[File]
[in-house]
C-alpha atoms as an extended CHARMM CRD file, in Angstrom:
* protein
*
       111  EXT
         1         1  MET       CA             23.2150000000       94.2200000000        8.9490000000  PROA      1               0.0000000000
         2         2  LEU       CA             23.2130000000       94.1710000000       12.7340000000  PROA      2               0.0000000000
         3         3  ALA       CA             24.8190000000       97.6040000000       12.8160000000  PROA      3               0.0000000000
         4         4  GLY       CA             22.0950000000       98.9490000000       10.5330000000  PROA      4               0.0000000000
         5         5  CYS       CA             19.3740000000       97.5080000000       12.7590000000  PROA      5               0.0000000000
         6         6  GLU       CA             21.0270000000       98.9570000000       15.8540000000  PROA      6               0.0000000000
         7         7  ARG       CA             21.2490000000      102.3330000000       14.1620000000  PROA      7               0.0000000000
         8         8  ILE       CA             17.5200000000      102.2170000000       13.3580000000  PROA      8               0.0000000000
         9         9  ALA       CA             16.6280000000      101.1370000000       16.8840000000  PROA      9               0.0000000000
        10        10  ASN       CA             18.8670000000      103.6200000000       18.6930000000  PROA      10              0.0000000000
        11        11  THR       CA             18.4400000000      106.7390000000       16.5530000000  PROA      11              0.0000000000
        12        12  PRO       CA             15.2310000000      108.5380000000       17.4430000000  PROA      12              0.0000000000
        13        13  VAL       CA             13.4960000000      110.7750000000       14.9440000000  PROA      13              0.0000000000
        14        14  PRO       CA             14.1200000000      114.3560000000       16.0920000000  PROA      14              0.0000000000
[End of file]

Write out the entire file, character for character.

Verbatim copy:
[in-house]
C-alpha atoms as an extended CHARMM CRD file, in Angstrom:
* protein
*
       111  EXT
         1         1  MET       CA             23.2150000000       94.2200000000        8.9490000000  PROA      1               0.0000000000
         2         2  LEU       CA             23.2130000000       94.1710000000       12.7340000000  PROA      2               0.0000000000
         3         3  ALA       CA             24.8190000000       97.6040000000       12.8160000000  PROA      3               0.0000000000
         4         4  GLY       CA             22.0950000000       98.9490000000       10.5330000000  PROA      4               0.0000000000
         5         5  CYS       CA             19.3740000000       97.5080000000       12.7590000000  PROA      5               0.0000000000
         6         6  GLU       CA             21.0270000000       98.9570000000       15.8540000000  PROA      6               0.0000000000
         7         7  ARG       CA             21.2490000000      102.3330000000       14.1620000000  PROA      7               0.0000000000
         8         8  ILE       CA             17.5200000000      102.2170000000       13.3580000000  PROA      8               0.0000000000
         9         9  ALA       CA             16.6280000000      101.1370000000       16.8840000000  PROA      9               0.0000000000
        10        10  ASN       CA             18.8670000000      103.6200000000       18.6930000000  PROA      10              0.0000000000
        11        11  THR       CA             18.4400000000      106.7390000000       16.5530000000  PROA      11              0.0000000000
        12        12  PRO       CA             15.2310000000      108.5380000000       17.4430000000  PROA      12              0.0000000000
        13        13  VAL       CA             13.4960000000      110.7750000000       14.9440000000  PROA      13              0.0000000000
        14        14  PRO       CA             14.1200000000      114.3560000000       16.0920000000  PROA      14              0.0000000000